ANR Programme 2009-2013
image of courtroom
A Joint Programme on Justice and Governance in India and South Asia
(Hosted by Centre for Himalayan Studies)

June 2011: At the Frontier of the Non-State

At the Frontiers of the Non-State: Legal Regulation and the Rule of Law in South Asia

June 10th, CEIAS (EHESS), Paris

Programme and Abstracts

Autopsies of the Tribal Corpse: Law, Politics and the Mediations of Custom in Western India - Devika Bordia (CNRS -UPR 299)

In cases of contested death in the Bhil and Girassia tribal regions of Rajasthan, autopsies are conducted in public and in front of the entire village. In this paper I focus on the negotiations between tribal leaders of panchayats or village councils, and police officers and lawyers during and after public autopsies in order to demonstrate how the irregular and fractured ways in which the state operates shrinks the spaces of political action and solidarities that can be formed among marginalized people.
The practice of public autopsies is closely connected to the custom of the exchange of blood money where a sum of money is paid by the family of the person found guilty of murder or causing death to the family of the victim. Non-tribal legal practitioners believe that tribals are incapable of understanding the abstractions associated with state law and are more effectively governed by custom and panchayats or village councils. They believe that autopsies must be public because Bhils are incapable of comprehending medico-legal reports and will contest the report unless they are witness to all investigations. In these ways, non-tribal legal practitioners reproduce historically constructed practices and ideas about the mental, social and physical aspects of tribal life that are seen as different and civilizationally inferior to non-tribals. Tribal leaders of panchayats are responsible for mediating blood money negotiations and interacting with police officers and lawyers. In the last thirty years, panchayat leaders have been associated with indigenous rights movements, non-government organizations, local institutions of self-governance and democratic politics. Through these associations, tribal leaders have gained legal and political skills and competencies that enable them to manoeuvre through spaces from which they were historically excluded. While there are now multiple avenues and directions for political action, I argue that these potential pluralities shrink as tribal leaders engage in legal practices like public autopsies that reproduce ideas about the inferiority of tribal life.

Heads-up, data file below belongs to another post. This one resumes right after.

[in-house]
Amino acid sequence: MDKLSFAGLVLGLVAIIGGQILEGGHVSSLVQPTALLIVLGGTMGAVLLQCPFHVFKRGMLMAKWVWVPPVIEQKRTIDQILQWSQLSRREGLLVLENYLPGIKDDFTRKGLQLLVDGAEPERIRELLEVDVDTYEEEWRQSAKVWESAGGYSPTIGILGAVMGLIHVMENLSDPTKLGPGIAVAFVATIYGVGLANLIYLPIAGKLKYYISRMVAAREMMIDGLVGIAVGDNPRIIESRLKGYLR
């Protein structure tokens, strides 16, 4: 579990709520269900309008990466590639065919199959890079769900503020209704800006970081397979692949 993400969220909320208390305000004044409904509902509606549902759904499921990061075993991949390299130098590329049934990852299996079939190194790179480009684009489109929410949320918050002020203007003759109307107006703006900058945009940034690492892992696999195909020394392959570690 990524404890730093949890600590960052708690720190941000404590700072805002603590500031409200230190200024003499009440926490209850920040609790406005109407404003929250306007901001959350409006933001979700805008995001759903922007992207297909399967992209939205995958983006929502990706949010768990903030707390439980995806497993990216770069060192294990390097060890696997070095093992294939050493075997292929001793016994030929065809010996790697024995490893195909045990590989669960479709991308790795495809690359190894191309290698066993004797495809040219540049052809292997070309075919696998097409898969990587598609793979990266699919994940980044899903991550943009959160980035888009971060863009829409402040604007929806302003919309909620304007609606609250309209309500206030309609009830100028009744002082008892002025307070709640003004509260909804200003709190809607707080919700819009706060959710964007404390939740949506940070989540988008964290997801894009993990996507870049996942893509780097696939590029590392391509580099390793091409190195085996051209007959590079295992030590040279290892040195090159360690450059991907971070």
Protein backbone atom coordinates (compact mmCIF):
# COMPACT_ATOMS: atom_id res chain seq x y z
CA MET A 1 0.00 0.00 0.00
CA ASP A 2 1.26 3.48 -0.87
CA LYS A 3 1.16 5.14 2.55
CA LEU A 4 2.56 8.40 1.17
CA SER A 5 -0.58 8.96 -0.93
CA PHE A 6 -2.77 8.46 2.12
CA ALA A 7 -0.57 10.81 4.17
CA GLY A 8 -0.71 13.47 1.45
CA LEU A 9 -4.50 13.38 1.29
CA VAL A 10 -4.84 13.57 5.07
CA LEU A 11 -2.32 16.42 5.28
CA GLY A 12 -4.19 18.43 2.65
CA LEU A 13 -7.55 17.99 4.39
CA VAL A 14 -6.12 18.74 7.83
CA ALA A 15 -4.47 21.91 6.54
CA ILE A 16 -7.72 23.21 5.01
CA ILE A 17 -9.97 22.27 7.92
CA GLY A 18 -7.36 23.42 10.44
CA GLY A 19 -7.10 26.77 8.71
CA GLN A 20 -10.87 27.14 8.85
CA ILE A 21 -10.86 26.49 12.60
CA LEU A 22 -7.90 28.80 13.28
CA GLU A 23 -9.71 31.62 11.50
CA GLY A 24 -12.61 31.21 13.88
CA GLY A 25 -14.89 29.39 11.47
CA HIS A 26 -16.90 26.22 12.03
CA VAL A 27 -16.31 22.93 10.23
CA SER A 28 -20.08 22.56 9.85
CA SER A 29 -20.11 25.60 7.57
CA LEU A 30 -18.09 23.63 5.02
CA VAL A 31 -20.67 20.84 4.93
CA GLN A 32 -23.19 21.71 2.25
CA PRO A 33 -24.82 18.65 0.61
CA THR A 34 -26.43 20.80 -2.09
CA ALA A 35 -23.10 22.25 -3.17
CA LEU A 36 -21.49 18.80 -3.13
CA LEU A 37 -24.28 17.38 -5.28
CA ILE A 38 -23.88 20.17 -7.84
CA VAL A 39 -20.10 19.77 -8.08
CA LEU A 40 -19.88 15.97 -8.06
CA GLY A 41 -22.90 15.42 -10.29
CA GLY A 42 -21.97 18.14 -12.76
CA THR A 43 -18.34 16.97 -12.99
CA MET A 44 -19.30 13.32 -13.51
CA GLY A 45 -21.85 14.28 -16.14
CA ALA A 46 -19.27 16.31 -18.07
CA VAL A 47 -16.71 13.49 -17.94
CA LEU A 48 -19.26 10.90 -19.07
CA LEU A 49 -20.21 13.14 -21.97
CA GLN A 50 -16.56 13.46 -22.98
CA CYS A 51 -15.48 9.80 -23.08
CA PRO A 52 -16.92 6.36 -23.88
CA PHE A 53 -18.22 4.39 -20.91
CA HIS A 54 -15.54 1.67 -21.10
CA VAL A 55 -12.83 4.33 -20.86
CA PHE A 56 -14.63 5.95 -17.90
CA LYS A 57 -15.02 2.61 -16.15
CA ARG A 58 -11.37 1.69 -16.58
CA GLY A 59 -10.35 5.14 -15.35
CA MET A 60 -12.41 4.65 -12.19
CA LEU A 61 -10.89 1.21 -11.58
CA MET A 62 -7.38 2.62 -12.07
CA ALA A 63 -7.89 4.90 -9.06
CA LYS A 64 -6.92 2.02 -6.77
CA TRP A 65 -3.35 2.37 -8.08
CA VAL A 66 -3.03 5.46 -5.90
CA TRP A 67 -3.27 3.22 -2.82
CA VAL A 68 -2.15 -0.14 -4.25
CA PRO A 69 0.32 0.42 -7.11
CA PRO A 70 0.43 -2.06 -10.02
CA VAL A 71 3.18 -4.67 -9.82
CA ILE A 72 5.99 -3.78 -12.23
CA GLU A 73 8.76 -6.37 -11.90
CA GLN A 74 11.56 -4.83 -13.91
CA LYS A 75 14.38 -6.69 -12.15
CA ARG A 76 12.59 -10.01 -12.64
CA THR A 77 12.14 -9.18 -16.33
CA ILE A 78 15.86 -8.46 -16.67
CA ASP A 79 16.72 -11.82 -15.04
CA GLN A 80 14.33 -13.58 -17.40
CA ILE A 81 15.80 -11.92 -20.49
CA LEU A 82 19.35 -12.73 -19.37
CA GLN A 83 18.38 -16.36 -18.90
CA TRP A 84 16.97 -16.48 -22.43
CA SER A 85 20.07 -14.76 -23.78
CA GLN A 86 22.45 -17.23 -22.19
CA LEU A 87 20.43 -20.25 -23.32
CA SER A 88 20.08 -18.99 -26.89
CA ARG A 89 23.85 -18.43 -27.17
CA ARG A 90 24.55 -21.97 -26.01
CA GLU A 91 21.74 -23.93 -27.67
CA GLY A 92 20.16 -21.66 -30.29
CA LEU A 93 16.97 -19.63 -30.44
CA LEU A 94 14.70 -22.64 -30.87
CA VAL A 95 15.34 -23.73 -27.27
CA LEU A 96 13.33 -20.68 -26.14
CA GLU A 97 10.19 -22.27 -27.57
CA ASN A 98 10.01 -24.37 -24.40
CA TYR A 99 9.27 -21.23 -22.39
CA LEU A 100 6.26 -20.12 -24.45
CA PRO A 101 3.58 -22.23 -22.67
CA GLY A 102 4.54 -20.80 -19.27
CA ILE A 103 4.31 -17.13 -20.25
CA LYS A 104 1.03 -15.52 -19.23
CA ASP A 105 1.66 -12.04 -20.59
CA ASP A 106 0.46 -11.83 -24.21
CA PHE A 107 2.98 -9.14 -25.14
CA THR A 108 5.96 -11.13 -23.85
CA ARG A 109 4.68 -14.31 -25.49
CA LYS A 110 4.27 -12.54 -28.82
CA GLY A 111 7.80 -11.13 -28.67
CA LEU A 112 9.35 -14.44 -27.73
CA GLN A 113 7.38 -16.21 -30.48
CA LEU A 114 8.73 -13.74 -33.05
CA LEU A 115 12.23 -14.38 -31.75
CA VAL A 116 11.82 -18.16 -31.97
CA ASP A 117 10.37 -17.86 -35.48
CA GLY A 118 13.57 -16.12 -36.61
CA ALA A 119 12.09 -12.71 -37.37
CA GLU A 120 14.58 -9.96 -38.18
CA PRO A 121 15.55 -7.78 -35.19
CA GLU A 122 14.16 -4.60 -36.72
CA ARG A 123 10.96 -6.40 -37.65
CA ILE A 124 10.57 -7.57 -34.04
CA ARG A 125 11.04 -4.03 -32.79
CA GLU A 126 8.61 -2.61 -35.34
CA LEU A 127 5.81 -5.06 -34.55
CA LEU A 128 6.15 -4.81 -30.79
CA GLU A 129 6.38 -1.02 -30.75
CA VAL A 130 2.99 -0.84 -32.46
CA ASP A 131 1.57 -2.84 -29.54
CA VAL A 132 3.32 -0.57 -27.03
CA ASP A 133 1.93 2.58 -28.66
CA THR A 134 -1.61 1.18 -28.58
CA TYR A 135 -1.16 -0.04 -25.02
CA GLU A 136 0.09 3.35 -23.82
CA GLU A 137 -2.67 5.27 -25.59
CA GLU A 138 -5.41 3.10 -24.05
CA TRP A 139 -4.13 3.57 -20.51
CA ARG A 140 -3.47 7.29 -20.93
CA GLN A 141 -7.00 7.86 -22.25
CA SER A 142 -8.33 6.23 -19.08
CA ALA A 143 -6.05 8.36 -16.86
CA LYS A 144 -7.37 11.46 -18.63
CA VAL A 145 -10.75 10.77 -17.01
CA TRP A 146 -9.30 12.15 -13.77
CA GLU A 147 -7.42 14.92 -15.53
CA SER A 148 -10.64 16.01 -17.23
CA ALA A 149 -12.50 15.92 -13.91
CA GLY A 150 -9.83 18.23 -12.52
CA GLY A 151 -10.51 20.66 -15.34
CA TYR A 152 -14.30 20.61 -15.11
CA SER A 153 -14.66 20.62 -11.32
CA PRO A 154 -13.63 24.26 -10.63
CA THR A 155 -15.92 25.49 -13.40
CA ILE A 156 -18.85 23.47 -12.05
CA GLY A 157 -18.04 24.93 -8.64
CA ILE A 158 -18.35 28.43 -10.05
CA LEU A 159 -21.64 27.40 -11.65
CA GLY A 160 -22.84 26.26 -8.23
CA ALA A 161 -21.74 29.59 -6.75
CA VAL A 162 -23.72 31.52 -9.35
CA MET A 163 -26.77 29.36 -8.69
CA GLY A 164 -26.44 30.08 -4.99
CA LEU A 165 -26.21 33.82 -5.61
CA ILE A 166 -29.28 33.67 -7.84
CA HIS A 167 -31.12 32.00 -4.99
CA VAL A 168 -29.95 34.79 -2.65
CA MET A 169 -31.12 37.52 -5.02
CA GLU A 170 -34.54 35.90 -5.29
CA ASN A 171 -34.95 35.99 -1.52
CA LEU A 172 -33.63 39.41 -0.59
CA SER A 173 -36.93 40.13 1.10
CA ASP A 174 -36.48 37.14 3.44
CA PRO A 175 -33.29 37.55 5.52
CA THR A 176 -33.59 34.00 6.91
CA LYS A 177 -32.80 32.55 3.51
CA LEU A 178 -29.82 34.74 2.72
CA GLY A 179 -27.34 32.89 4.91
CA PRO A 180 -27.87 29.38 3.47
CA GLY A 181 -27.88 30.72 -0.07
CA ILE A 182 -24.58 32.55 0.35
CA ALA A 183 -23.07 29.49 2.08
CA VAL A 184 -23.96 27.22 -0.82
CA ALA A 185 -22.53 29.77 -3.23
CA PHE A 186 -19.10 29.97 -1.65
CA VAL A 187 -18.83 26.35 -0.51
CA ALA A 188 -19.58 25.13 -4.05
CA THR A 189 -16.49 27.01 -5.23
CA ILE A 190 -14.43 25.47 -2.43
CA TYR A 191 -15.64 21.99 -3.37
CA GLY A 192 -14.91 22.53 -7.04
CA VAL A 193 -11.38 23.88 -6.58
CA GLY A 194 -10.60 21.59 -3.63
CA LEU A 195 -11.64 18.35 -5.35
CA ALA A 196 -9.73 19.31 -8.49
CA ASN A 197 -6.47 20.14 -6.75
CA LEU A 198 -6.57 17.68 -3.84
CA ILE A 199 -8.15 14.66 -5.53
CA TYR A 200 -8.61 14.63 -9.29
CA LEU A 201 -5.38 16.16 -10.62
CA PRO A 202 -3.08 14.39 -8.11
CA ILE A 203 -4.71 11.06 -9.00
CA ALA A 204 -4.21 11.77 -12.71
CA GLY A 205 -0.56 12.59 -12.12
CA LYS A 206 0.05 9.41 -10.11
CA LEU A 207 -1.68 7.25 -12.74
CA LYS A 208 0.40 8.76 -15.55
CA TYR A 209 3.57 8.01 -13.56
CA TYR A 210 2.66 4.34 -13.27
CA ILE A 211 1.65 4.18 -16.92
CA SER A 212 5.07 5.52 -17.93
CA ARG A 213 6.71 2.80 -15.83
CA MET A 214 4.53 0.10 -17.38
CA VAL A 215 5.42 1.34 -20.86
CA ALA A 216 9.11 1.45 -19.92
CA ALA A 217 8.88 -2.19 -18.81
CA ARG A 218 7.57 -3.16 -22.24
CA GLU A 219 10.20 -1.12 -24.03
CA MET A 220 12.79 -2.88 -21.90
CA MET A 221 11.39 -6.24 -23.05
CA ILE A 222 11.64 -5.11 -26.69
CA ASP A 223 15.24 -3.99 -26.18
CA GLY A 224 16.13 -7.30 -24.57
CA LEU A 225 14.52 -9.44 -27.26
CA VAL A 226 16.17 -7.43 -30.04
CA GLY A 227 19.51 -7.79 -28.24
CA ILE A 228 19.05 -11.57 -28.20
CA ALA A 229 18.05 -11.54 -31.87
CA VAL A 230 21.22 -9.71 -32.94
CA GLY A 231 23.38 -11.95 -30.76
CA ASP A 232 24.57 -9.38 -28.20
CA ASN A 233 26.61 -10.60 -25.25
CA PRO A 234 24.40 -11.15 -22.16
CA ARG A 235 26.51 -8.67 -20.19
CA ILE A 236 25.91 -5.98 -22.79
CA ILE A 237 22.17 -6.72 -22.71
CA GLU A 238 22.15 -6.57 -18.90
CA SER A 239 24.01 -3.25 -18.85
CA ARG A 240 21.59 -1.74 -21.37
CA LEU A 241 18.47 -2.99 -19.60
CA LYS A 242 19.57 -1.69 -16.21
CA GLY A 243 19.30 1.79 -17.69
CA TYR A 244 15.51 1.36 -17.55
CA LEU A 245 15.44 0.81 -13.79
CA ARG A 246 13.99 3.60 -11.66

Courts as Customary Institutions in Afghanistan - Antonio De Lauri (University of Milano-Bicocca)

Why can the work of judges be understood in terms of “compromise”? At what conditions are the decisions of judges accepted by litigants? What is the relation between customary norms and legal practice?
In Kabul, the complex fabric of customary practices, state judicial mechanisms, references to principles of Islamic law, and absorption/imposition of allogenic models of justice constitute the normative substratum that connotes daily practices to which individuals and families resort to solve problems, resolve conflicts and take decisions. Such interweaving does not imply, in practice, a clear distinction between the several normative reference systems. In short, empirical evidence leads one to view each in strict relation to the others.
In the cases that I observed in the courts of Kabul, the “culture of settlement” emerged as a fundamental characteristic. Usually, the court plays a mediating role, with the objective of finding an acceptable solution for all the parties involved without upsetting the pre-existing social equilibrium. In the daily application of judicial procedures, the order of reference of law is grounded upon customary references and historically rooted social practices. The “culture of settlement”, resorting to customary practices, and the interaction between forms of authority and strategies of legitimisation configure the field of action of judges, which is consumed in a poetic of compromise in which the sacrifice of the ideals of justice is justified by the grammar of survival.

The Case of Ayesha, Muslim ‘Courts,’ and the Rule of Law: Some Ethnographic Lessons for Legal Theory - Jeff Redding (CNRS-UPR 299/Saint Louis University School of Law)

In this Article, I demonstrate how a non-state Muslim legal venue in Delhi, India behaves in ways which are highly evocative of rule of law ideology’s idealization of state courts and how they (should) operate procedurally. To do so, I closely examine the circumstances and experiences of an Indian Muslim woman, ‘Ayesha,’ who recently used a Delhi dar ul qaza to exercise her Islamic divorce rights in India, and who I interviewed at length as part of a larger project concerning contemporary systems of non-state Muslim civil dispute resolution. From Ayesha’s recounting of the practices and procedures of the dar ul qaza that she used to obtain a divorce from her husband in 2008 in Delhi, it is clear that this non-state legal venue’s crafting of its procedures after the fashion of idealistic ‘best practices’ in state court procedure is not perfect. However, it is also debatable whether such mimetic crafting, were it to succeed, would actually be a good thing. And indeed, while I demonstrate in this Article congruencies between (actual) non-state and (idealized) state legal practice and procedure, I also aim in this Article to trouble any easy conclusion that rule of law ideology actually provides one with a theory about courts and court procedure that is - in fact - ideal.